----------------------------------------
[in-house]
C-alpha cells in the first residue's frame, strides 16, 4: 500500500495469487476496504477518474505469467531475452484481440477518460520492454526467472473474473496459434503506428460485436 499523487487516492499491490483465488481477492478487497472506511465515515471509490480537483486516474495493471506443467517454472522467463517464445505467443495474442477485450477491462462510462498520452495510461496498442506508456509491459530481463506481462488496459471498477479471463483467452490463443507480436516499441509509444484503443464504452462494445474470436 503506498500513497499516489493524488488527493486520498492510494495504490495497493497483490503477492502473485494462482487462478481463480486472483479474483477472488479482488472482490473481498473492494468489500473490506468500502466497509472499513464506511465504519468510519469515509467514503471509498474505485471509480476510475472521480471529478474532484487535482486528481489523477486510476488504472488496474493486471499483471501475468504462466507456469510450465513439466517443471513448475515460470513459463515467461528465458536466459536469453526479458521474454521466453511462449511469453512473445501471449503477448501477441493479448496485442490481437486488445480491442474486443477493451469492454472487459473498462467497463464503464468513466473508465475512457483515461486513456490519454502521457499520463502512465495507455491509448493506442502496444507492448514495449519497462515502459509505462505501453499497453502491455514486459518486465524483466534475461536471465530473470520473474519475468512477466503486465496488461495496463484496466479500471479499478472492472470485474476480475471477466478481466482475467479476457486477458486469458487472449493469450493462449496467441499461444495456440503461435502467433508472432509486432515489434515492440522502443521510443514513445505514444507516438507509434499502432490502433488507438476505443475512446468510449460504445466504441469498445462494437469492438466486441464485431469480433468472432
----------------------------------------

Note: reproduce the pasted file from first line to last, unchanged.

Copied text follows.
[in-house]
C-alpha cells in the first residue's frame, strides 16, 4: 500500500495469487476496504477518474505469467531475452484481440477518460520492454526467472473474473496459434503506428460485436 499523487487516492499491490483465488481477492478487497472506511465515515471509490480537483486516474495493471506443467517454472522467463517464445505467443495474442477485450477491462462510462498520452495510461496498442506508456509491459530481463506481462488496459471498477479471463483467452490463443507480436516499441509509444484503443464504452462494445474470436 503506498500513497499516489493524488488527493486520498492510494495504490495497493497483490503477492502473485494462482487462478481463480486472483479474483477472488479482488472482490473481498473492494468489500473490506468500502466497509472499513464506511465504519468510519469515509467514503471509498474505485471509480476510475472521480471529478474532484487535482486528481489523477486510476488504472488496474493486471499483471501475468504462466507456469510450465513439466517443471513448475515460470513459463515467461528465458536466459536469453526479458521474454521466453511462449511469453512473445501471449503477448501477441493479448496485442490481437486488445480491442474486443477493451469492454472487459473498462467497463464503464468513466473508465475512457483515461486513456490519454502521457499520463502512465495507455491509448493506442502496444507492448514495449519497462515502459509505462505501453499497453502491455514486459518486465524483466534475461536471465530473470520473474519475468512477466503486465496488461495496463484496466479500471479499478472492472470485474476480475471477466478481466482475467479476457486477458486469458487472449493469450493462449496467441499461444495456440503461435502467433508472432509486432515489434515492440522502443521510443514513445505514444507516438507509434499502432490502433488507438476505443475512446468510449460504445466504441469498445462494437469492438466486441464485431469480433468472432